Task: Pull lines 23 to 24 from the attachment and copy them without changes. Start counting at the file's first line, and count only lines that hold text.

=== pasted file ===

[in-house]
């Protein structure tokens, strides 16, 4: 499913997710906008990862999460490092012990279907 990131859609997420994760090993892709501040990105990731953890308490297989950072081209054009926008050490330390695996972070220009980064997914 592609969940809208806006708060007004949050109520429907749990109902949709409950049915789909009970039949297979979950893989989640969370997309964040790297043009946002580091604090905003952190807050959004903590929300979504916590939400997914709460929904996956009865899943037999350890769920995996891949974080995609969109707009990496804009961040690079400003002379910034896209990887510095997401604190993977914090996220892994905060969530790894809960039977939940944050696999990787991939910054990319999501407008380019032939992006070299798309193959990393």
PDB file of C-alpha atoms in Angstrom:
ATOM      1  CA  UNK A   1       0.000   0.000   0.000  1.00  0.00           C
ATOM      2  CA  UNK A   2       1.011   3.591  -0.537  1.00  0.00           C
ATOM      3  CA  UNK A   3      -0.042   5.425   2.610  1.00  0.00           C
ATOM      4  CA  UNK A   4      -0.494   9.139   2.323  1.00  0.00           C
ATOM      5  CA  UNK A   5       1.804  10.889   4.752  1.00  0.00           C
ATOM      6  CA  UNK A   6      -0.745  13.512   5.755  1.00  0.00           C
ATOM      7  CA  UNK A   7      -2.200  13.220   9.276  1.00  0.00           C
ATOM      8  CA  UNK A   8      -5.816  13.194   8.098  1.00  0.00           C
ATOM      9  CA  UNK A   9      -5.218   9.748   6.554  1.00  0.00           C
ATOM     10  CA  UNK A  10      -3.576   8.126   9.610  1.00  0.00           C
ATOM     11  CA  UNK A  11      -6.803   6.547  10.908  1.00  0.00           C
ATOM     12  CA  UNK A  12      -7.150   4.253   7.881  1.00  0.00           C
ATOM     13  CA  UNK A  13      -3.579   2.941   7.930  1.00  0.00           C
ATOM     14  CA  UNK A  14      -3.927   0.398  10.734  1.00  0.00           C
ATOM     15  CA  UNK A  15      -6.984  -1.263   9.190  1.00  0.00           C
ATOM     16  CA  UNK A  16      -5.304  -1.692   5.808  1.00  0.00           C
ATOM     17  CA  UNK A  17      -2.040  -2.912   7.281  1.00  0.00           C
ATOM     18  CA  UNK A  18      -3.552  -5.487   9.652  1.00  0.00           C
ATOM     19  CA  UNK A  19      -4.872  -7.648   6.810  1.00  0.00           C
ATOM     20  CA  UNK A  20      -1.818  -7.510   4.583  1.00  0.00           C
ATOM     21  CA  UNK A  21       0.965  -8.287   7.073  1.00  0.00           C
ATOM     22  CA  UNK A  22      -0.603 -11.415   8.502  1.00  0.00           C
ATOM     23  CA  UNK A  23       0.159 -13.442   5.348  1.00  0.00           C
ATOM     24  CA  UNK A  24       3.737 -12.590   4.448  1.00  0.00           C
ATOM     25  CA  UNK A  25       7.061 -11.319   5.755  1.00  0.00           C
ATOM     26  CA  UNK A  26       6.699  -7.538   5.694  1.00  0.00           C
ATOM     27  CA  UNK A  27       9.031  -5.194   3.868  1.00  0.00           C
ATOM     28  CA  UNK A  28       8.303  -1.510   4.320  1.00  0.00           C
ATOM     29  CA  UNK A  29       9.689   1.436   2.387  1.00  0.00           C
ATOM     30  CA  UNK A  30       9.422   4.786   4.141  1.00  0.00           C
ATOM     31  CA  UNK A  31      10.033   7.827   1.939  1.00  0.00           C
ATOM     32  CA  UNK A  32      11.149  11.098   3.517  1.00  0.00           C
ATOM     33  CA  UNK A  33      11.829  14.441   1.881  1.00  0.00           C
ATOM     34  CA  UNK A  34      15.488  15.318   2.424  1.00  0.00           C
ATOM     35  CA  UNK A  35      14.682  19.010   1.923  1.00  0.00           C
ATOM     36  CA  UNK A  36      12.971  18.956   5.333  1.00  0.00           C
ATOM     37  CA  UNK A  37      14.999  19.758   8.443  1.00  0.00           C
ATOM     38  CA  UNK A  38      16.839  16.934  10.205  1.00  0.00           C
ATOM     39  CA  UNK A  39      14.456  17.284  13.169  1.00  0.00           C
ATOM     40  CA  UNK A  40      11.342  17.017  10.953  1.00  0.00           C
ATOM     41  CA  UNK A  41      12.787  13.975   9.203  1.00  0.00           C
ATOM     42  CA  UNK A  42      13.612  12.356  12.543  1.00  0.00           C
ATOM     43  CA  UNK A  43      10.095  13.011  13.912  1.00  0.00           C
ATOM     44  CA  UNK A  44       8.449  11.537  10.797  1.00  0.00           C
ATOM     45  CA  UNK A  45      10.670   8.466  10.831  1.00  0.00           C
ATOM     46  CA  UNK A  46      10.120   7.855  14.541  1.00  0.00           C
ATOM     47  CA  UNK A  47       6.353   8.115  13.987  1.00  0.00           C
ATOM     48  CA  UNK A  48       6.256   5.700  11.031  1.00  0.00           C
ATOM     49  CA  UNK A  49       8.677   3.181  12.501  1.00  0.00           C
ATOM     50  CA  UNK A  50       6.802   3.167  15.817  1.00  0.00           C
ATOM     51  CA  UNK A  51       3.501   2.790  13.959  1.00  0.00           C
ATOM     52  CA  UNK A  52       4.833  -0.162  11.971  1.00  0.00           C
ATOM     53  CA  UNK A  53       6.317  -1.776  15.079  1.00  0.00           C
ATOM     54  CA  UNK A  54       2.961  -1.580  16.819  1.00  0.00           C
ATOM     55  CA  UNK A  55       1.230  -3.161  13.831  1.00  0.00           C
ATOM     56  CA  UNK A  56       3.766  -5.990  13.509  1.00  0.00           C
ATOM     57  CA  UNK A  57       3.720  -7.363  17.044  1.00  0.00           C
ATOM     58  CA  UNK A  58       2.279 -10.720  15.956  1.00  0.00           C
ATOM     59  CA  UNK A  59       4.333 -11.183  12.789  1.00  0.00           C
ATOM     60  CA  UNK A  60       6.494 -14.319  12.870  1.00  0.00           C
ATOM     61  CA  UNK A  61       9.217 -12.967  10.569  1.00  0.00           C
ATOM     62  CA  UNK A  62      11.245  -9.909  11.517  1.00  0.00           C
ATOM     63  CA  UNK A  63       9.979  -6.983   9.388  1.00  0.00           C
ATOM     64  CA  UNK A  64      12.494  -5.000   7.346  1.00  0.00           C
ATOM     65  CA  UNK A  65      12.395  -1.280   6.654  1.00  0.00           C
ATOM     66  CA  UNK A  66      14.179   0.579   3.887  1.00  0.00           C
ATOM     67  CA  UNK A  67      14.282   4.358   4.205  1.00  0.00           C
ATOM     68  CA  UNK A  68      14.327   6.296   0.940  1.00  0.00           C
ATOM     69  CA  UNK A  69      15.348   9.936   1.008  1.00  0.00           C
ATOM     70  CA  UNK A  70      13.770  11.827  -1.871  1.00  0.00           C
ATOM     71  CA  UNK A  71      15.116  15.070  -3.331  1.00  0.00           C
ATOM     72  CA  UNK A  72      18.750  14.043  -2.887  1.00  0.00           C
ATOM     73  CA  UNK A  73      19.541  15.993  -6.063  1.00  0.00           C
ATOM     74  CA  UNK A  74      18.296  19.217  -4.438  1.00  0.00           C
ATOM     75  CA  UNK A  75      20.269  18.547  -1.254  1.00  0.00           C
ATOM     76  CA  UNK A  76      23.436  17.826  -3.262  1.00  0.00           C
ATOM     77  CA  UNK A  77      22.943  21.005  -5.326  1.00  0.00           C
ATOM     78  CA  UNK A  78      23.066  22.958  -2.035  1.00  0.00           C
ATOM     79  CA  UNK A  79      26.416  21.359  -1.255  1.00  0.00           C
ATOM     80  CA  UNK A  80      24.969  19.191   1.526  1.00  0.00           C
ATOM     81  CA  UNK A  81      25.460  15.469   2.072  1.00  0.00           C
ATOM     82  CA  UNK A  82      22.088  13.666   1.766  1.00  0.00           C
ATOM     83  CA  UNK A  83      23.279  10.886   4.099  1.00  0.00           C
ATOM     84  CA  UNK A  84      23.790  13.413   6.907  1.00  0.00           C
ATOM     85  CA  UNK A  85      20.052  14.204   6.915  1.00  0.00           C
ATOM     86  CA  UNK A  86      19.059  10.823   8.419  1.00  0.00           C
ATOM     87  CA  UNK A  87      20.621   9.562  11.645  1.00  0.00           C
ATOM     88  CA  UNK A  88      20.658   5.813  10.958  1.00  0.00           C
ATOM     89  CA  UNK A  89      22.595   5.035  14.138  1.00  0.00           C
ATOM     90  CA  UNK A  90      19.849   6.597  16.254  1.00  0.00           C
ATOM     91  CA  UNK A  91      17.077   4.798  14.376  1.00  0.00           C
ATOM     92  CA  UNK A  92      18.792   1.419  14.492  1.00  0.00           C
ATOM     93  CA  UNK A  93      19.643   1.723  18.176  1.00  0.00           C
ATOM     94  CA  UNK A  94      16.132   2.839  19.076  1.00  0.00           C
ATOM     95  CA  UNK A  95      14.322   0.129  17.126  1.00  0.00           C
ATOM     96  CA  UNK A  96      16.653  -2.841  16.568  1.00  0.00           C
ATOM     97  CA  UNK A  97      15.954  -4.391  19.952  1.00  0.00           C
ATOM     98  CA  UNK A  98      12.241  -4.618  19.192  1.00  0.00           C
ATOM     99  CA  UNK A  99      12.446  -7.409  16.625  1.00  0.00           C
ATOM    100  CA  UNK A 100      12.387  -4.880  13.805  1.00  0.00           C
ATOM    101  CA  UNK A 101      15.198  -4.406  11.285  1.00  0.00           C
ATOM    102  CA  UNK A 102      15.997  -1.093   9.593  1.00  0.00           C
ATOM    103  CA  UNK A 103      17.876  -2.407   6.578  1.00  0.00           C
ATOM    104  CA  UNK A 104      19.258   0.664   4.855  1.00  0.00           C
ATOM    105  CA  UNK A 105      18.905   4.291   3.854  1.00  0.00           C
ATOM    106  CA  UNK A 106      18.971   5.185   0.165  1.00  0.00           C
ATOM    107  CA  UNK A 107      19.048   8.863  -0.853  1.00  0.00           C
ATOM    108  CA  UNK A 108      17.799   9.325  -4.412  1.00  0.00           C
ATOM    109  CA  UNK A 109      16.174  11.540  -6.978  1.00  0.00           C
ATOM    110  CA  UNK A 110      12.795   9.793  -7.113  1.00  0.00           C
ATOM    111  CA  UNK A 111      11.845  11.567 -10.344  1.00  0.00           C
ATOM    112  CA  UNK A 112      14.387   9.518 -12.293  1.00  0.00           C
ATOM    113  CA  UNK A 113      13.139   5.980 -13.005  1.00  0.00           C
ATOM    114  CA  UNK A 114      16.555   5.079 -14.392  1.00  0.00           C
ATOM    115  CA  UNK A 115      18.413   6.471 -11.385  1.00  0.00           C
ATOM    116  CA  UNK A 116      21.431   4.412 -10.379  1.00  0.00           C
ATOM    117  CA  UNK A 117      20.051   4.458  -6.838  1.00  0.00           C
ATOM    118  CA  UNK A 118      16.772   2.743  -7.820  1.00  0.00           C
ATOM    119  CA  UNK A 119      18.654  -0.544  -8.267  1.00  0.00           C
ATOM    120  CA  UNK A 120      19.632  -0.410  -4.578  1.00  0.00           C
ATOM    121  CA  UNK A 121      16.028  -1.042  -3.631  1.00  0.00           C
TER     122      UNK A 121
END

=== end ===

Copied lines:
ATOM     20  CA  UNK A  20      -1.818  -7.510   4.583  1.00  0.00           C
ATOM     21  CA  UNK A  21       0.965  -8.287   7.073  1.00  0.00           C